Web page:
Brian D. Hadfield, Middle School Teacher, Chippewa Valley Public Schools, Michigan
In states where winter is marked by frigid temperatures and warm mittens, kids of all ages have traditions and rituals for conjuring up snow days. These kids can be found sleeping with a spoon under their pillow, putting their pajamas on backwards, or tossing ice cubes in the toilet. Students will do just about anything for an extra day off school – and how surprised would they be if this were a permanent feature of their week? What if instead of a five-day week, school districts switched to a four-day week? A concept dating back to the 1930’s, economic hardships now have districts examining and implementing this option more than ever before.
According to the Education Commission of the States, about 100 of the country’s approximately 15,000 school districts, in 17 states, use four-day weeks. An informal poll on edutopia.com indicates that 67% of over 2,700 polled favor this as a solution to school districts financial hardships. Surprisingly little research has been done on this topic, so as financial hardships mount, districts are being forced to weigh the pros and cons of this option on their own.
The biggest concern is what will happen to students that are away from the classroom every Friday or Monday, and are no longer the school’s responsibility. For many families, neither parent is home to watch their kids during the work week, which creates a dilemma of either leaving the child at home, unsupervised, or signing them up for potentially costly weekly camps or latchkey programs. There is also the argument that this extra day off gives students more time to forget valuable curriculum and potentially fall behind – an argument shared by critics of summer vacations for students. Other concerns relate to the extended school days that would be necessary for the four days remaining. Can students stay focused for that extra amount of time? If they are absent, are they going to miss that much more material?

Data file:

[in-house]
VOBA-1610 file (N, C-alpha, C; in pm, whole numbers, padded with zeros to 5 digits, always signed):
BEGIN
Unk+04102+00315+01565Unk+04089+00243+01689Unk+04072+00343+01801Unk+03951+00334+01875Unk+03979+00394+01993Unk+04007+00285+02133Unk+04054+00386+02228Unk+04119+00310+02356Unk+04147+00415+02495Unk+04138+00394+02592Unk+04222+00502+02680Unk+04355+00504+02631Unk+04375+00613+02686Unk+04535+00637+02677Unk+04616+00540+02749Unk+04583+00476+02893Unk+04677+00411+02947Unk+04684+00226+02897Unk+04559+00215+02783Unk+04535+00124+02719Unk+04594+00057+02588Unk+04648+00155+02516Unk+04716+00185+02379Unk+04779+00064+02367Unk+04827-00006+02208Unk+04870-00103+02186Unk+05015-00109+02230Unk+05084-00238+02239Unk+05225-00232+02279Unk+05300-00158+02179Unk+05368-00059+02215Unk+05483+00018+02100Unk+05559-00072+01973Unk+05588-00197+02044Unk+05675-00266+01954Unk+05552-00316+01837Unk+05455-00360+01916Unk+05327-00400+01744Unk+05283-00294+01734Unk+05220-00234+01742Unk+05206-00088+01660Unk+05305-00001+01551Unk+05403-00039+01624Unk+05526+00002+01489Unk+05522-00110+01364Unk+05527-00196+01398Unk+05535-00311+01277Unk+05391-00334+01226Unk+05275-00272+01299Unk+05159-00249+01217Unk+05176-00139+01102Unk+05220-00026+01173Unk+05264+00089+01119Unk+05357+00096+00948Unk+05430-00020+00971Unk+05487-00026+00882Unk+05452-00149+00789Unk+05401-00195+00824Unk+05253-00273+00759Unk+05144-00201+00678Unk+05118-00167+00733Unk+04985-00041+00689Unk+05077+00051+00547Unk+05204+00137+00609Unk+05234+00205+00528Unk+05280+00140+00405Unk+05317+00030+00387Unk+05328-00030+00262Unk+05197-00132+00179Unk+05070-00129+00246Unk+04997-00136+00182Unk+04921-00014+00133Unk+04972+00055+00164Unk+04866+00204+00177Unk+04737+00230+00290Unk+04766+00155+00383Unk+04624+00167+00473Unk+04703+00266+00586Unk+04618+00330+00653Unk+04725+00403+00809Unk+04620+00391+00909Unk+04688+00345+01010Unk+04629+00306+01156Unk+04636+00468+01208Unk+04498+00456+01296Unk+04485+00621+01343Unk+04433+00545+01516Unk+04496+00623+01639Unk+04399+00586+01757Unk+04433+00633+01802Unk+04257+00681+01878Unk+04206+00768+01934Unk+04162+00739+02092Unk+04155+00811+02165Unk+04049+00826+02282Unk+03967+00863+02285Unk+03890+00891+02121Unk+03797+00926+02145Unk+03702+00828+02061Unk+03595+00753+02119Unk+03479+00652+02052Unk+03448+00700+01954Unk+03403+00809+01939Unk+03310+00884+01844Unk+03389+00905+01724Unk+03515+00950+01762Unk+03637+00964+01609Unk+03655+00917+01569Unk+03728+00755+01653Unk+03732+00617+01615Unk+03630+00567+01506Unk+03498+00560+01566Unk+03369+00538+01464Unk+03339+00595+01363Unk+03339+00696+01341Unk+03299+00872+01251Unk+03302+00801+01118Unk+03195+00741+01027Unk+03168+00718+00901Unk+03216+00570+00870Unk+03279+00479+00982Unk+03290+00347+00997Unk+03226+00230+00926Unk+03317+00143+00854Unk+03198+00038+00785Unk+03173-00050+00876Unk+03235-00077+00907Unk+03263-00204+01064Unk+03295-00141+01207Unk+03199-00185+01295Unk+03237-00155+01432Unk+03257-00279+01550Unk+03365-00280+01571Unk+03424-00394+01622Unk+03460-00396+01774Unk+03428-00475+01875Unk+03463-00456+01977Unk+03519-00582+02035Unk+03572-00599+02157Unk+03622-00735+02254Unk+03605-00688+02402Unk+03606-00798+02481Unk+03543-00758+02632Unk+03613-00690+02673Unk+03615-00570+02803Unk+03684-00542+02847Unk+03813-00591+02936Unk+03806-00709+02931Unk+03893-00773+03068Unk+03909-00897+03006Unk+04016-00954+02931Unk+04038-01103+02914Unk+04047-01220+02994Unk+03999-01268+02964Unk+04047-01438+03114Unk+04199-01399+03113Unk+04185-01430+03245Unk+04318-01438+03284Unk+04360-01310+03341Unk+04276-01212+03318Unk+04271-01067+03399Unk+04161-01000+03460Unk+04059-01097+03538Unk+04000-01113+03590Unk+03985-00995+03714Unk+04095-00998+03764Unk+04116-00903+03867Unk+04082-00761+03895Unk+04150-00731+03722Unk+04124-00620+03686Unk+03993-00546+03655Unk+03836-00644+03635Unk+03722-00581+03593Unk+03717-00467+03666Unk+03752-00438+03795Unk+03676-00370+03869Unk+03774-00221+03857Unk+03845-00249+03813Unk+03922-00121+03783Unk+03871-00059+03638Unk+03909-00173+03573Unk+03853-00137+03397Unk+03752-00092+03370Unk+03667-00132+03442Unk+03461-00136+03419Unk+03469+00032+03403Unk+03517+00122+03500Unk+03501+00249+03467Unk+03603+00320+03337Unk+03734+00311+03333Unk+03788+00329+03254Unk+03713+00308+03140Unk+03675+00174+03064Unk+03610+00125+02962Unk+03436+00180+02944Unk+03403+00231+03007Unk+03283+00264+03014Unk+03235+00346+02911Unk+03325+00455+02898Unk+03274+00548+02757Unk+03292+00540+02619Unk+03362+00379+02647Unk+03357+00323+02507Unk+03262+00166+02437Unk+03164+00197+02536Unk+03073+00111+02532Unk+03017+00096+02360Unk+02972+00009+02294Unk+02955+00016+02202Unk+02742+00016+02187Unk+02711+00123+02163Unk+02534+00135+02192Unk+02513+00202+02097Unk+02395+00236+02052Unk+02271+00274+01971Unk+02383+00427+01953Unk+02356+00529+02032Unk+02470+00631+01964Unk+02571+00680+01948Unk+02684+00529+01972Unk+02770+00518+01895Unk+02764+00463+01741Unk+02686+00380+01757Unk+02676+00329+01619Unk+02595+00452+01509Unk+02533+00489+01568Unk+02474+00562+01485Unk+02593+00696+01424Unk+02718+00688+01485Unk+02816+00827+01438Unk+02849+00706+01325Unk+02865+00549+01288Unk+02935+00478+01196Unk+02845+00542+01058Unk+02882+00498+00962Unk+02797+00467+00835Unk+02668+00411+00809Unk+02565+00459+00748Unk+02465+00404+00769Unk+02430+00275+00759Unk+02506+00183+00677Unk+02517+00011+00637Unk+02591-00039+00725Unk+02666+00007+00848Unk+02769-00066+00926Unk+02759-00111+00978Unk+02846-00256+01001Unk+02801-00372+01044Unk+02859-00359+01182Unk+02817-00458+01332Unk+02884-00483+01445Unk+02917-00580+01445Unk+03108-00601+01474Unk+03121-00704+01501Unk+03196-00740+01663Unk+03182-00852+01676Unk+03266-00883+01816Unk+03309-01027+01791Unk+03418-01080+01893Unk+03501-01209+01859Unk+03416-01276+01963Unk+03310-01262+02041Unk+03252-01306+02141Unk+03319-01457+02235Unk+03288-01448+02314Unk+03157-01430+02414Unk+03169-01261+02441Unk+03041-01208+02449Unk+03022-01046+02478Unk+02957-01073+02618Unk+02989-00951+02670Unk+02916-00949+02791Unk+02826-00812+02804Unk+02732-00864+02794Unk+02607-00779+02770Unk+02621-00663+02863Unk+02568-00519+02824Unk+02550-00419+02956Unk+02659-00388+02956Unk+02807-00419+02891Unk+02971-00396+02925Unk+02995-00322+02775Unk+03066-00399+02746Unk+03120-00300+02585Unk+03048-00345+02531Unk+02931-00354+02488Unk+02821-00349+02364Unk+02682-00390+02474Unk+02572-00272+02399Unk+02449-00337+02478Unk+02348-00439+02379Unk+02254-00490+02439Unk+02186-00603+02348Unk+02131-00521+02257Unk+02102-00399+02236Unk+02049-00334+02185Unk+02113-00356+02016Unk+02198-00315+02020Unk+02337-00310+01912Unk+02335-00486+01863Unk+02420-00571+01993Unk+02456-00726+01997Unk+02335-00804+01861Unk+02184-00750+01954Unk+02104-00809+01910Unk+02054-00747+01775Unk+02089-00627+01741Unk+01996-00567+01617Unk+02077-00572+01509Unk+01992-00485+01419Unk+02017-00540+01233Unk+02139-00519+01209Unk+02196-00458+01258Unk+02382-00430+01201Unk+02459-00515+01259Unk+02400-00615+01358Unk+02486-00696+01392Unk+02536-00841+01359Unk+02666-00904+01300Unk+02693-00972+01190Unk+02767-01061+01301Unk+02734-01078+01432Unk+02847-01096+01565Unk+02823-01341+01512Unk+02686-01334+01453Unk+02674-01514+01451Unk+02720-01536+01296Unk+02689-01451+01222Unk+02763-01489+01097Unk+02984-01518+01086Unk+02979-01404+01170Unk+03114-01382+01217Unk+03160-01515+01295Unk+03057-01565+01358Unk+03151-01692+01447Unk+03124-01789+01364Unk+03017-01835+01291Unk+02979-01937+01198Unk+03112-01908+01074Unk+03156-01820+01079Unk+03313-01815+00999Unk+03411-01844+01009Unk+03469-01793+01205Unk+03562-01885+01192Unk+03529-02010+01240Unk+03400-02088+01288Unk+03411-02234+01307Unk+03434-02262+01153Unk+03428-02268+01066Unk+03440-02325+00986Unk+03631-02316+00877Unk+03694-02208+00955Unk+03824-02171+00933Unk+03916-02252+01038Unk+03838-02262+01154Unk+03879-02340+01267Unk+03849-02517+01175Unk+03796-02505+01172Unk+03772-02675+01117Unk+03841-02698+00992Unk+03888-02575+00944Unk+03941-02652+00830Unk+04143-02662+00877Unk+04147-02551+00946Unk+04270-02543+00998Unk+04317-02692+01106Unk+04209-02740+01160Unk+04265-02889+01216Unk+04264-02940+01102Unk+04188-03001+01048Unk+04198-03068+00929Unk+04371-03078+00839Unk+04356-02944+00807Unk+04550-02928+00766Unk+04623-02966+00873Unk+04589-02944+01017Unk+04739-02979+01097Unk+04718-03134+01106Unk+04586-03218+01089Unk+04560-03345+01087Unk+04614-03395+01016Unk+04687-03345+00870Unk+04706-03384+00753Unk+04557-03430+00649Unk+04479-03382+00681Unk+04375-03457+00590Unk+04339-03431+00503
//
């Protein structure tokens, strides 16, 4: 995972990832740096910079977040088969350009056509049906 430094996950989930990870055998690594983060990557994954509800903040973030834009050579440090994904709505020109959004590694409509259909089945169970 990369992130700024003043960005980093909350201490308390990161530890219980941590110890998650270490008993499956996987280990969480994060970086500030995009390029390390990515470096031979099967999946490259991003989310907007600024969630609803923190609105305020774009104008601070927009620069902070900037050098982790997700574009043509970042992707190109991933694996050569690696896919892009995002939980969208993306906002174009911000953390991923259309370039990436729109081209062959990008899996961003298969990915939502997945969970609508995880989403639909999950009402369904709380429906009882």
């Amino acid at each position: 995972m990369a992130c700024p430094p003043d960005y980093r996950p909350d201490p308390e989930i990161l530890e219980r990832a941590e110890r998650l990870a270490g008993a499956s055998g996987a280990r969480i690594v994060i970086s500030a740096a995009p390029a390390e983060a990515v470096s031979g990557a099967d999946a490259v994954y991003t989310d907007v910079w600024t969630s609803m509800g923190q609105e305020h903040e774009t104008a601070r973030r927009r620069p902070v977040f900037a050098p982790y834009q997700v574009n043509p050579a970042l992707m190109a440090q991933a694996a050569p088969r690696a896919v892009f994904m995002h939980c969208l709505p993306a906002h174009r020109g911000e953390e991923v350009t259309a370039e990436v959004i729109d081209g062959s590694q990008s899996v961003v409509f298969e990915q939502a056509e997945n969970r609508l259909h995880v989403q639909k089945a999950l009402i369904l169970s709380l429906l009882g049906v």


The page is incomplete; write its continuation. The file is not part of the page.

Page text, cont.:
Proponents of the four-day week say not to worry. The lost day, spread out over the four days, results only in about 10 extra minutes per class period. It is also pointed out that students have extra time to complete homework and do projects over the extended weekend. With online education being emphasized by states and districts, the extra weekday would allow for this. Other possible benefits include a rise in morale and decrease in absenteeism, by both staff and students. Additionally, parents finally have time to make appointments for their children that won’t conflict with school, take long-weekend family trips, or attend sporting events – all without sacrificing academic instruction.
Financial benefits, of course, are undeniable. Even in small districts, such as Peach County in Georgia, the cost benefits are clear: substitute costs down 76 percent, transportation costs down 35 percent, and utility costs are down by 8 percent. In addition, perhaps because of a reduction in stress and the regiment of a five-day week, disciplinary issues were down 40 percent. Even teachers, who are critical of less student contact time, see advantages of additional time to plan lessons, check papers, and prep for instruction.
Undeniably a divisive topic, the four-day school week is sure to move to the forefront of many school boards now and into the foreseeable future. Whether it harbors progressive potential or unwelcome challenges, many districts find themselves left with no choice but to give this new paradigm a fair consideration.